Miles bit his lip and nodded, and Isana felt the depth of his grief, pain, and regret. He looked up at her, his eyes frightened, almost like a child's. "Is what Veradis said true?" he asked. "Is he going to die?"

Isana knew what Miles wanted to hear. His emotions and his eyes were begging her for hope.

She met Miles's eyes, and said quietly, "Probably. But I'm not going to give up on him."

Miles blinked his eyes several times and moved his right hand as though brushing sweat from his forehead. It left his face smeared with thin streaks of the blood on his sleeve. "All right," he said quietly. Then he leaned down closer to Fade. "Rari. It's Miles. I'm..." He bowed his head, at a loss for words. "I'm here, Rari. I'm here."

He looked up at Isana. "Is there anything I can do help you?"

Isana shook her head. "He's... he's very tired. And very sick. And he isn't fighting it. He isn't trying to recover."

Miles frowned. "That doesn't sound like him. Why not?"

Isana let out a sigh. "I don't know. He's only been lucid enough to speak for a few moments. And even then, he wasn't making much sense. Guilt, perhaps. Or perhaps he's just too tired."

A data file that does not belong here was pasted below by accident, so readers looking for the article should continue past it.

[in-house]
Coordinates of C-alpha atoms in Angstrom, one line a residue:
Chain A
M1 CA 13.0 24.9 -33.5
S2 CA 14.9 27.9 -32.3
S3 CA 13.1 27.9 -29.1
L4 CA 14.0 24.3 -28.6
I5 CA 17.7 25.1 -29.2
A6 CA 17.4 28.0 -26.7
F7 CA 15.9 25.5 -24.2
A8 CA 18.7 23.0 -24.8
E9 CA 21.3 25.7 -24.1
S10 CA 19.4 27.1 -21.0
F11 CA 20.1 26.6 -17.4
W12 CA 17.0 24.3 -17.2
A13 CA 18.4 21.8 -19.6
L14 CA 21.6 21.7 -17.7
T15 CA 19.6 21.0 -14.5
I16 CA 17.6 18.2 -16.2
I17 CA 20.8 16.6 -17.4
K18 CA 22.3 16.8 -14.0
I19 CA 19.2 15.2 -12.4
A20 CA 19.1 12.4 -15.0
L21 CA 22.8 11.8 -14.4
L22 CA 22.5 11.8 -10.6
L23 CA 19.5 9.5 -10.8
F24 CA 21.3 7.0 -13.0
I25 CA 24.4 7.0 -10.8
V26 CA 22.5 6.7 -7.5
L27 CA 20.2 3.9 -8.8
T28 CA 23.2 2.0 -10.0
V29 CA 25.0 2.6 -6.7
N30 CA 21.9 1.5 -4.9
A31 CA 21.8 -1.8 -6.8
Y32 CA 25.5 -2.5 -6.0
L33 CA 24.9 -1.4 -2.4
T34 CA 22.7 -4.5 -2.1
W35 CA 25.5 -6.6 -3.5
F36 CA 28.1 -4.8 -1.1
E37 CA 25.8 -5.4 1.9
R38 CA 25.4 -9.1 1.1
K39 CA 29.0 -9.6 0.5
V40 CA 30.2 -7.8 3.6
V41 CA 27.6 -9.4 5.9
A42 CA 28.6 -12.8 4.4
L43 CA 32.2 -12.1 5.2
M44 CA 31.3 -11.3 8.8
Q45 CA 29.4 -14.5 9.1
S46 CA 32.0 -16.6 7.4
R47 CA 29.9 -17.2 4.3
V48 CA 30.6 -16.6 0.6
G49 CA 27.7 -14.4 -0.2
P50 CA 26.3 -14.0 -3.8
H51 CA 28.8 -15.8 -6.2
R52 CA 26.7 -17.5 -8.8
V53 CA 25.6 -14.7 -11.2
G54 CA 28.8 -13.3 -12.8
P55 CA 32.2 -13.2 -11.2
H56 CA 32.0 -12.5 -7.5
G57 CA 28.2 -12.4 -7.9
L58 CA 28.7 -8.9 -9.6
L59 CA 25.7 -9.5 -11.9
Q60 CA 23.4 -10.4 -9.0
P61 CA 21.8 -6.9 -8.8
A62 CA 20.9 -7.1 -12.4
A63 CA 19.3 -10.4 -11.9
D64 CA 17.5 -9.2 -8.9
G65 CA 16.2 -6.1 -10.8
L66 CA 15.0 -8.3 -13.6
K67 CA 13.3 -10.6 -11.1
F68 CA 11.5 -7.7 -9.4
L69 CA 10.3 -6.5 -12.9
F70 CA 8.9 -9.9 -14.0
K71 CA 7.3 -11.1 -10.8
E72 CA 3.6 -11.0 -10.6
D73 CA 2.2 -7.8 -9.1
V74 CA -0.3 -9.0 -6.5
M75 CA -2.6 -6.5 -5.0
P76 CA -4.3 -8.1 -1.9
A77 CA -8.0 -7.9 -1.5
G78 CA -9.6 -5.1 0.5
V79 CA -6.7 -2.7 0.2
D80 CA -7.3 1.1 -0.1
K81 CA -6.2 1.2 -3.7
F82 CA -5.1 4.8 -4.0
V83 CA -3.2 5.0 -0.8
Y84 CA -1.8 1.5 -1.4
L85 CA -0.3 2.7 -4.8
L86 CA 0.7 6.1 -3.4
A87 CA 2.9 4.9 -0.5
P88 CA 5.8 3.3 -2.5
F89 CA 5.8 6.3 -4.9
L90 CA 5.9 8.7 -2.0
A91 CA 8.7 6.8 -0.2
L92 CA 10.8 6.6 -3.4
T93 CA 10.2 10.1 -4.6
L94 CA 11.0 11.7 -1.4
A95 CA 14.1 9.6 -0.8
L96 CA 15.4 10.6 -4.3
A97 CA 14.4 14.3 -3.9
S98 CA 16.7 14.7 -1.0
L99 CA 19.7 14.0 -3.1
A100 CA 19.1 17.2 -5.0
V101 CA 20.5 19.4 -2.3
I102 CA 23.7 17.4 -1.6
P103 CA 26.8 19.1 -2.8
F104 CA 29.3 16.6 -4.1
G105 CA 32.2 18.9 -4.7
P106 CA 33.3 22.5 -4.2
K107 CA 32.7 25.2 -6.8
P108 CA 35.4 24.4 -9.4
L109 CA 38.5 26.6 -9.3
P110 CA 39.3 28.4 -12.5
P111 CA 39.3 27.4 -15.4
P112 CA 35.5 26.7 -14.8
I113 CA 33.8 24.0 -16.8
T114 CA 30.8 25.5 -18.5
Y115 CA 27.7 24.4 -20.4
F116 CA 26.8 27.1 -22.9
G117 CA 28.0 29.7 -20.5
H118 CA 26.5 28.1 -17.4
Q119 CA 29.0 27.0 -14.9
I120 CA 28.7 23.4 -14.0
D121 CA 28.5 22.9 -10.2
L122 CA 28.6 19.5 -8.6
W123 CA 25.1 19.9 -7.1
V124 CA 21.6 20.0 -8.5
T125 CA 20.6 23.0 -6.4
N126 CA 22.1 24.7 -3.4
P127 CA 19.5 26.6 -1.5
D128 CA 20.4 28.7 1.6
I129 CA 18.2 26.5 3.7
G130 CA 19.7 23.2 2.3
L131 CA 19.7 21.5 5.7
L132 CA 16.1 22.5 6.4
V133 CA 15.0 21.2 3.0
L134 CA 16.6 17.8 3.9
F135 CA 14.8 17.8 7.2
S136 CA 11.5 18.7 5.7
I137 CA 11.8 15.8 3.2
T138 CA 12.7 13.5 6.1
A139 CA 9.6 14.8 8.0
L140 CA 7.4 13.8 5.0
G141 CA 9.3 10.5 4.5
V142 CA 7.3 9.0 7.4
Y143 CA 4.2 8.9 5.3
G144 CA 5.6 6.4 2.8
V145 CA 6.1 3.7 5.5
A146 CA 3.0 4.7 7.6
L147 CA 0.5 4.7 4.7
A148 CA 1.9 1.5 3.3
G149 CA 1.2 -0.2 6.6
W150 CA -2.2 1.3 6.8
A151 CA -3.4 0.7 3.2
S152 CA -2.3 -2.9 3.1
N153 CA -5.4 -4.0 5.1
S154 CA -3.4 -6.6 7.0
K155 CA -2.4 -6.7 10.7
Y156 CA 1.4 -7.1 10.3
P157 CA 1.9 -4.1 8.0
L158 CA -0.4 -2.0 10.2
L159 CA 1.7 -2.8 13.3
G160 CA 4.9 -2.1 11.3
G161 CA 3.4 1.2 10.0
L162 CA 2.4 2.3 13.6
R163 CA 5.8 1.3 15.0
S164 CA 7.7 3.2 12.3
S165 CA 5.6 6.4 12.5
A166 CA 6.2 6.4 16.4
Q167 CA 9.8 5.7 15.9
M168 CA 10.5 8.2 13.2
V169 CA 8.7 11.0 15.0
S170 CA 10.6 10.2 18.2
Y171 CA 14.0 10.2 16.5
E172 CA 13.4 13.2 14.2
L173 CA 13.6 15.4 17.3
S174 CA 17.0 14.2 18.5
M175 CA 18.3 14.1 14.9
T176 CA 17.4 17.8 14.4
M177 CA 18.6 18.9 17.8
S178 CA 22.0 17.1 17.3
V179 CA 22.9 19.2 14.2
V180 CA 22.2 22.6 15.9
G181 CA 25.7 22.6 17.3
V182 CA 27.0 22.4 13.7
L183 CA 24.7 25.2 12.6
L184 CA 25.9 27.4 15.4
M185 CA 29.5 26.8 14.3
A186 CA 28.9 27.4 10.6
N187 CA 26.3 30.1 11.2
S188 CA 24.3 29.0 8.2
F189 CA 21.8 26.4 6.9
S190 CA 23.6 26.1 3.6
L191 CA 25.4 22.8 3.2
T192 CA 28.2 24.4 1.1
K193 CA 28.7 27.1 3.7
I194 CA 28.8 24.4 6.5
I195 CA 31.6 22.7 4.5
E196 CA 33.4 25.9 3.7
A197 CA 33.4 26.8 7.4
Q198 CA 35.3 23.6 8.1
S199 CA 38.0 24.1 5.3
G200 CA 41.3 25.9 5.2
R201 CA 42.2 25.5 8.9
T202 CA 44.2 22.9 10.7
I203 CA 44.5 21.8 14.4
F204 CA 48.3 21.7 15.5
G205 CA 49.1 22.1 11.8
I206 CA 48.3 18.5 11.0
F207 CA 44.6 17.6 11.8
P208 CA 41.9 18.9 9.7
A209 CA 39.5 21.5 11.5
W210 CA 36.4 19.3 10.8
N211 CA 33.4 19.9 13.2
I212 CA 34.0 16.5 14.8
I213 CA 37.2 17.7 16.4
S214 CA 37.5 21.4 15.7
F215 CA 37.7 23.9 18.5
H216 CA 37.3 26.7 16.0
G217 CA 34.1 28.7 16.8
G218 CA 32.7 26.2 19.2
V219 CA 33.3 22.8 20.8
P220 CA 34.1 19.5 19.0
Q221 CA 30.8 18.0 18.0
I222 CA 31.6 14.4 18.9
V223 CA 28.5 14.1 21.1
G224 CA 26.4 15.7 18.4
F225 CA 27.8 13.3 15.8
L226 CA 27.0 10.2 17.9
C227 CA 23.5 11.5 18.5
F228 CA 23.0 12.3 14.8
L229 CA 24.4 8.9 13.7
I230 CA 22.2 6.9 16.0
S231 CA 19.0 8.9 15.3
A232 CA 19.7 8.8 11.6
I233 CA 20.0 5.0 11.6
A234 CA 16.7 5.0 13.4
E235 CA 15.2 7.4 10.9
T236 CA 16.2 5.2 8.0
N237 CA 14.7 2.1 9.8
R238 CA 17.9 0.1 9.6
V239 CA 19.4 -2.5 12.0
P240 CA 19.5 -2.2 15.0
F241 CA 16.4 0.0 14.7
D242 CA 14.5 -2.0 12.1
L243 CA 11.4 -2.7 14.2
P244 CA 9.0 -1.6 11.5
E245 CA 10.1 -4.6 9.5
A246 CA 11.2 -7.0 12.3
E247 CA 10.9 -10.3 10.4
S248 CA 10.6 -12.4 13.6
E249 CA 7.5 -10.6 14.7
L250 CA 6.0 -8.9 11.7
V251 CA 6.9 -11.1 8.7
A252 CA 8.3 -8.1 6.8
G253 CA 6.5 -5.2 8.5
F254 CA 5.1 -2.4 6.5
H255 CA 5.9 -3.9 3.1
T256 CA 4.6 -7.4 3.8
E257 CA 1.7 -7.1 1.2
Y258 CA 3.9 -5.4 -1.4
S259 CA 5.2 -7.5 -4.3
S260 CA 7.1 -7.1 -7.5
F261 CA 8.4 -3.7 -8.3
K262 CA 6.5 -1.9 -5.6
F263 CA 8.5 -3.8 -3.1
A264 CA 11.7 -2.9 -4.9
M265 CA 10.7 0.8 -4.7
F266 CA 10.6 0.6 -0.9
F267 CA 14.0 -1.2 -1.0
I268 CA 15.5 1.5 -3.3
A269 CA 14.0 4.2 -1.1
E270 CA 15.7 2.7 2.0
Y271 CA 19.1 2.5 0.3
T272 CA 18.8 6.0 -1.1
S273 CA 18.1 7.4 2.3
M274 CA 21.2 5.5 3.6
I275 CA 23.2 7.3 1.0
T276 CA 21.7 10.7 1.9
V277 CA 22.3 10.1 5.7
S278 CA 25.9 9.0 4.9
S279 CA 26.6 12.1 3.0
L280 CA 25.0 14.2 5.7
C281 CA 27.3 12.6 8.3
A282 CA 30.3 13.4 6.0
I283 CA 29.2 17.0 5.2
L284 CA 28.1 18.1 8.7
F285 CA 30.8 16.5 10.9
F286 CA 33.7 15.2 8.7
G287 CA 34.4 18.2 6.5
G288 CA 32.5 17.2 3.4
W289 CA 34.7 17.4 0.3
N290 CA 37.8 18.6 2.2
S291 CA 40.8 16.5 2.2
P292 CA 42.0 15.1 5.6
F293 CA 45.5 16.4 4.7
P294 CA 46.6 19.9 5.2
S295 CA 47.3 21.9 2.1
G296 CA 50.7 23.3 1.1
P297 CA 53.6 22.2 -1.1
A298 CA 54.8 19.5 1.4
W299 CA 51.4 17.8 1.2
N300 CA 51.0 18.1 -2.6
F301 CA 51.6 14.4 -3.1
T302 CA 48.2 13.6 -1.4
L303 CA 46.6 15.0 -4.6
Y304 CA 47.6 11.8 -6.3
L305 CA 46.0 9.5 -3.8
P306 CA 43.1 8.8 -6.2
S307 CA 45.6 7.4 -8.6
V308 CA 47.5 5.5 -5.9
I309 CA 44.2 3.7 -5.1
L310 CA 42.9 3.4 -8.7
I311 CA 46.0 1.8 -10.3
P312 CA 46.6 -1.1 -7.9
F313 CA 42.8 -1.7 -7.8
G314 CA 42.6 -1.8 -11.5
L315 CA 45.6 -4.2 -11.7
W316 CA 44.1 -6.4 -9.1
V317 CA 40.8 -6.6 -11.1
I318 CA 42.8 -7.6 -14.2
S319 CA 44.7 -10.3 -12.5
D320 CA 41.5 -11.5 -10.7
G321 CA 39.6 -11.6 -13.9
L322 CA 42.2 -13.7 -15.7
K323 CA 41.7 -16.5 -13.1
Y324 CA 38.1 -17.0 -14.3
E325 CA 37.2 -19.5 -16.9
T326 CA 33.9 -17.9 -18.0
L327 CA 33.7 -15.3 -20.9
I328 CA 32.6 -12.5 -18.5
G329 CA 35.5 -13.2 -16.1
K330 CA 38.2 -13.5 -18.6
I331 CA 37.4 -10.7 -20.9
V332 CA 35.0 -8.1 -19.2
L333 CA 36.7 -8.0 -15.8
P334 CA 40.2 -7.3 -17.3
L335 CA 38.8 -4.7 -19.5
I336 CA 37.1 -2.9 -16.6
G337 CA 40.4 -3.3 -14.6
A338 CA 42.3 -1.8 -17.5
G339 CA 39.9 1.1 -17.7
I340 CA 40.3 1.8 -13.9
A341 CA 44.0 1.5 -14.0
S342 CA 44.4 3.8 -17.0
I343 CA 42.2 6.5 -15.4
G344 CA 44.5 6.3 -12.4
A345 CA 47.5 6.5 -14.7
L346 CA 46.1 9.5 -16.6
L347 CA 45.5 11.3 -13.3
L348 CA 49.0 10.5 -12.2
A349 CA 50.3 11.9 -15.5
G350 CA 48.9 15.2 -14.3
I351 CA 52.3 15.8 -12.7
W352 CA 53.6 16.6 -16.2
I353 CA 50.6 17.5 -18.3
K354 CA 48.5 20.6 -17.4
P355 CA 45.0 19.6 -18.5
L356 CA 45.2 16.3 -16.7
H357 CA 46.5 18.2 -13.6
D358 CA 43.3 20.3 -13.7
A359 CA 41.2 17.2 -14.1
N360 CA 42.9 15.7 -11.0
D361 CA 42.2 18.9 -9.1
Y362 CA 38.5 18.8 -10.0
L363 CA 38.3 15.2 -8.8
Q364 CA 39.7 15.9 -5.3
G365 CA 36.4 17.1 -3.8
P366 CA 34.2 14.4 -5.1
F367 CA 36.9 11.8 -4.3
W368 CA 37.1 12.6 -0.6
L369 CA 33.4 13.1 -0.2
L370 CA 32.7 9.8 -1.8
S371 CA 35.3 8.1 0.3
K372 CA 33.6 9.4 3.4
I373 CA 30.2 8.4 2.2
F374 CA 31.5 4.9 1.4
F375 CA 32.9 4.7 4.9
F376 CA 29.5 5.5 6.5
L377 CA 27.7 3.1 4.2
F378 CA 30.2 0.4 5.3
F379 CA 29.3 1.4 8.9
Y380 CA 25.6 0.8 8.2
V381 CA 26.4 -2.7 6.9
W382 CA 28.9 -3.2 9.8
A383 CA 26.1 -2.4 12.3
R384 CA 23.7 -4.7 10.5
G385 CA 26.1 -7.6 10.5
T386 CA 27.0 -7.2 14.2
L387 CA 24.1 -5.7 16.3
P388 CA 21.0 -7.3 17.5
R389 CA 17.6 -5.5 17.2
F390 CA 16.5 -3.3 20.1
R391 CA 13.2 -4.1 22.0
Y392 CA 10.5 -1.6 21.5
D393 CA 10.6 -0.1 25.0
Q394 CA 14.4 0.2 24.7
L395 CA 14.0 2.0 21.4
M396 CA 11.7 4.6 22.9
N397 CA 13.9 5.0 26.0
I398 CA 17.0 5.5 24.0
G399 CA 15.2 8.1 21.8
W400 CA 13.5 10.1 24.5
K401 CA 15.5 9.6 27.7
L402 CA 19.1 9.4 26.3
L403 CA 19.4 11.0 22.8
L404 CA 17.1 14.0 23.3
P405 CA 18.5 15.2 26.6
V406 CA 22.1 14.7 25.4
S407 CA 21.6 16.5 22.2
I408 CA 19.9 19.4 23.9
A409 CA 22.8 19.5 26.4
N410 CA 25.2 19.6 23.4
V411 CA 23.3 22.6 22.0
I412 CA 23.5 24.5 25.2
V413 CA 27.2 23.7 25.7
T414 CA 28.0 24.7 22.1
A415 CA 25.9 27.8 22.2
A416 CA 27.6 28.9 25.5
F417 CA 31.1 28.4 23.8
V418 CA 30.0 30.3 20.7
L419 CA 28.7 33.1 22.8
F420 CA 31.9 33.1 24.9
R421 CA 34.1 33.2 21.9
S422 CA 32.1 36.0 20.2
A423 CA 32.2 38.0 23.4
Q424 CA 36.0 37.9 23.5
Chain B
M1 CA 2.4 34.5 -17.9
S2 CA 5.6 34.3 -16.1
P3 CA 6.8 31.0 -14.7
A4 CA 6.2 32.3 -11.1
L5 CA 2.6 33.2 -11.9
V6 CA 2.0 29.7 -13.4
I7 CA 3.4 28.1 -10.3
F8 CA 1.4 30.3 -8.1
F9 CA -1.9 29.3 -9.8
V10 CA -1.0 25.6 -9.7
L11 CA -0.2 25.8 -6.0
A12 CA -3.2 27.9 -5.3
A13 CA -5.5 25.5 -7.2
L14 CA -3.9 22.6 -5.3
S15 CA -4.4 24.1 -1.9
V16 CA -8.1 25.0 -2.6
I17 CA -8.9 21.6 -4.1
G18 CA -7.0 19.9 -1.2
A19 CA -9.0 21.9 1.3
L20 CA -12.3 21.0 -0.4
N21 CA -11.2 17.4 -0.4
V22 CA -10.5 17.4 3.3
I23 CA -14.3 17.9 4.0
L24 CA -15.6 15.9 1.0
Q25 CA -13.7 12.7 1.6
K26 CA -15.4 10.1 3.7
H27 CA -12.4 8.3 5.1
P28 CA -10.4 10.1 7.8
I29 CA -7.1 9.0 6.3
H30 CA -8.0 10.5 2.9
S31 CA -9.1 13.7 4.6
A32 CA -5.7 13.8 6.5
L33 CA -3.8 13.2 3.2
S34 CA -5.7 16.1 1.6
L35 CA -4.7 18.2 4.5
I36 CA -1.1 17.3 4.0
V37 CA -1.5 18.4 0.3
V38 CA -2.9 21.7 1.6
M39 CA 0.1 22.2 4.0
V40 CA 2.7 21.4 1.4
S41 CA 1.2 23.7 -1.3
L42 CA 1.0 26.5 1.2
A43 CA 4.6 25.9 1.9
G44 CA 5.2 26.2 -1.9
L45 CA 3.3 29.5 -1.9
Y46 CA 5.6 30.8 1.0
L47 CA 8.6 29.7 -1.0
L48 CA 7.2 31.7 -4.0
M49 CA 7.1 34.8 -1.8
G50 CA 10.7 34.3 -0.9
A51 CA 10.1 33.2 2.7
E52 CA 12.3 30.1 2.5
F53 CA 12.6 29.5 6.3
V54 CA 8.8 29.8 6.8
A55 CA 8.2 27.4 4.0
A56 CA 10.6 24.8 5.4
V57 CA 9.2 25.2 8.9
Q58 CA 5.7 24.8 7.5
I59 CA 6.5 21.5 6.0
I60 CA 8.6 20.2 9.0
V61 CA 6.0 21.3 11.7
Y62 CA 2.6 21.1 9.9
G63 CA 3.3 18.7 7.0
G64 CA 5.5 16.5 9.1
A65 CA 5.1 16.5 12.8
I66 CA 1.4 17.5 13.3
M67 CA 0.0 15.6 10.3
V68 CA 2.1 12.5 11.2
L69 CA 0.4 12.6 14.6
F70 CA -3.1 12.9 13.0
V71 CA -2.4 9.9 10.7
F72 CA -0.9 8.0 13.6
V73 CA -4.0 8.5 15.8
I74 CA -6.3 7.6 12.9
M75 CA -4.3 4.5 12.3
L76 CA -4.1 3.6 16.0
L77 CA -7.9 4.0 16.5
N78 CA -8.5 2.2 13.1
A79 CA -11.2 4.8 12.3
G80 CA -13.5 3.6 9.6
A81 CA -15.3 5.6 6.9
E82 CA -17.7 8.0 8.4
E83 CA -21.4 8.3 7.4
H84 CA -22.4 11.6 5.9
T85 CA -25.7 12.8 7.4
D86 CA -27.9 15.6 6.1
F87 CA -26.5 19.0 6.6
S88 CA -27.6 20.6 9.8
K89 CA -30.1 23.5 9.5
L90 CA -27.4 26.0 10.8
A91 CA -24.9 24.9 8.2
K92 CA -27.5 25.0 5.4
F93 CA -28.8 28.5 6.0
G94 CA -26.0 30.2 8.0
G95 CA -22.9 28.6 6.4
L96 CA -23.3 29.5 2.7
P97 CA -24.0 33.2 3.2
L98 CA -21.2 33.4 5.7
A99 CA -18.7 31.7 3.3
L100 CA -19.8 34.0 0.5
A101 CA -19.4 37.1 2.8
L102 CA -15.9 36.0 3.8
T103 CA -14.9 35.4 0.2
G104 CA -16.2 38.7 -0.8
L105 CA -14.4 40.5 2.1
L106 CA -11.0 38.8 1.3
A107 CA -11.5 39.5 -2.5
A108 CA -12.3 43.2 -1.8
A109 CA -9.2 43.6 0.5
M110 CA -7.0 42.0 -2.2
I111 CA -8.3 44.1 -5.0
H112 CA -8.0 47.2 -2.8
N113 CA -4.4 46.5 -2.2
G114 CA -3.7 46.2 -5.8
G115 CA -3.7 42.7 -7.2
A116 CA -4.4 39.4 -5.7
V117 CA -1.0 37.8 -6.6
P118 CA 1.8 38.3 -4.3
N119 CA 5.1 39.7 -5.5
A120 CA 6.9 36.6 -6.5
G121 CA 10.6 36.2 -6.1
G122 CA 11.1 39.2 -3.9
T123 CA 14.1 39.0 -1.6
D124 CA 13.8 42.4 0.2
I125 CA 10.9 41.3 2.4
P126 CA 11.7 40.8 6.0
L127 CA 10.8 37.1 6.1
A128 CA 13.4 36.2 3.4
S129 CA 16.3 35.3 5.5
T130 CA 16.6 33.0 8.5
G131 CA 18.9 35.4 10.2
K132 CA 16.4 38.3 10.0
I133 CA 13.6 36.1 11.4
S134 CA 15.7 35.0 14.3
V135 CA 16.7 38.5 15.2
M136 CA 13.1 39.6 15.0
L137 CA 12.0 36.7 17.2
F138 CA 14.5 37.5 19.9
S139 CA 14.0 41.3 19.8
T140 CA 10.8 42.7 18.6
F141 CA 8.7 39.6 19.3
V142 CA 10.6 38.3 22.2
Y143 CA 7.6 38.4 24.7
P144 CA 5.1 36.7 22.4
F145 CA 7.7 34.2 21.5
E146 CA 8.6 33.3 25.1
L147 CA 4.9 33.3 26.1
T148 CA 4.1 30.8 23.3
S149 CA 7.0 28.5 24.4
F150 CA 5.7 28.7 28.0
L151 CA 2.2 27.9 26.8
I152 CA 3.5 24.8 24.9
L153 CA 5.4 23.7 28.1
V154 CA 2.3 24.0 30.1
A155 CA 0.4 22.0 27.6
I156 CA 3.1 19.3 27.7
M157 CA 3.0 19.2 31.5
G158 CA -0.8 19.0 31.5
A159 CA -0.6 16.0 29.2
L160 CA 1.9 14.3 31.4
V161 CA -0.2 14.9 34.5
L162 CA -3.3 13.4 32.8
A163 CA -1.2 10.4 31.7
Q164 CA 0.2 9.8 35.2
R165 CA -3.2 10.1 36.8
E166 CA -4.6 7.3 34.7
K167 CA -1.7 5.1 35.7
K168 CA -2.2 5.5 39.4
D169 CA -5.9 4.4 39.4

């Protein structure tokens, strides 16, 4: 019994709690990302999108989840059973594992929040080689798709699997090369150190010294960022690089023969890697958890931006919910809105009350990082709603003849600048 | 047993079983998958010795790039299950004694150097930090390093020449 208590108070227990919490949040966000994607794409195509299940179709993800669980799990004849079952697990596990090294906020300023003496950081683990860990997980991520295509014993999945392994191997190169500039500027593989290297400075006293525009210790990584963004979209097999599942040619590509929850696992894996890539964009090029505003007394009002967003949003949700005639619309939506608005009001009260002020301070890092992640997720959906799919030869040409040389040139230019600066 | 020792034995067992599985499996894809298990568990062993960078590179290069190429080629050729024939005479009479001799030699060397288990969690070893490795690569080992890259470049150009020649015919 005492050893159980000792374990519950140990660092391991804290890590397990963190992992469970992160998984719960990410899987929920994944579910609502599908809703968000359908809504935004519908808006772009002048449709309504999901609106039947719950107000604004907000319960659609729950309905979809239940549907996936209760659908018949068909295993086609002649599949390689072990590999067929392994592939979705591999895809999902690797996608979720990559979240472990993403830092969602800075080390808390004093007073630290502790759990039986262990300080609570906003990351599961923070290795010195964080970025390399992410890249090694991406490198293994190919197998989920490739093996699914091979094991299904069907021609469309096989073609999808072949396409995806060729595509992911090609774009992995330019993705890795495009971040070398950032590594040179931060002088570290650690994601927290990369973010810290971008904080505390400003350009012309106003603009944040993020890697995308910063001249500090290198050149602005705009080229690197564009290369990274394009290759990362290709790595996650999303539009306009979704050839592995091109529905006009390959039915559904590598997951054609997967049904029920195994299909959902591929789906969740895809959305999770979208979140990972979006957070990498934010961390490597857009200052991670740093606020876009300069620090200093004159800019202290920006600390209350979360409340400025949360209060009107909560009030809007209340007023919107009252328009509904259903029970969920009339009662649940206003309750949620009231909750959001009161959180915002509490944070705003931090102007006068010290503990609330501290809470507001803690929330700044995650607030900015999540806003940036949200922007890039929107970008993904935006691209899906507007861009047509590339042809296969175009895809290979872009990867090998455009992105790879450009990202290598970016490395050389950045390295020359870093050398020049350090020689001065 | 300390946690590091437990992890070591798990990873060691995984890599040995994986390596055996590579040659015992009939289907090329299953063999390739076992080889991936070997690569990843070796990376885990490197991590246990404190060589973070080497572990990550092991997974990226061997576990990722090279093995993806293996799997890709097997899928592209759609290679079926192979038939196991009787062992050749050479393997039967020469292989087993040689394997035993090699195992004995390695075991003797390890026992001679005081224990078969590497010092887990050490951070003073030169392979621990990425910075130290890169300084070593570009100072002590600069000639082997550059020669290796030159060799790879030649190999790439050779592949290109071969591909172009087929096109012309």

Miles stared down at Fade for a moment. He was about to speak when boots thumped up to the door.

"Captain!" called a young man's warbling voice. One of the citadel's pages, then. "My lord requests your immediate presence."

Miles looked up at Isana, and called, "On my way." Then he bent down and leaned his forehead against Fade's for a second. Then he rose. "Should he come around again before... Please tell him I came to see him."

"Of course," Isana said.

"Thank you," Miles said.

Miles left the room. Giraldi stuck his head back in, glanced around once, then went back out. He shut the door and leaned his back against it to prevent any more disturbances, Isana supposed.

Miles had been right. Fade was not the sort of man simply to surrender. He had lived with the guilt of Septimus's death for twenty years, yet never attempted to end his life, never given in to despair.

It had to be something else. Something more.

Bloody crows, Isana thought. If only he could speak to her. Even if just for a moment. She ground her teeth in frustration.

Outside, fire-thunder boomed and cracked. Trumpets blared. Drums rattled. Beneath them, the roar of angry armies. The sullen sky flickered with spiteful thunder.

Isana finished the broth, forced all such distractions from her mind, and went back to work.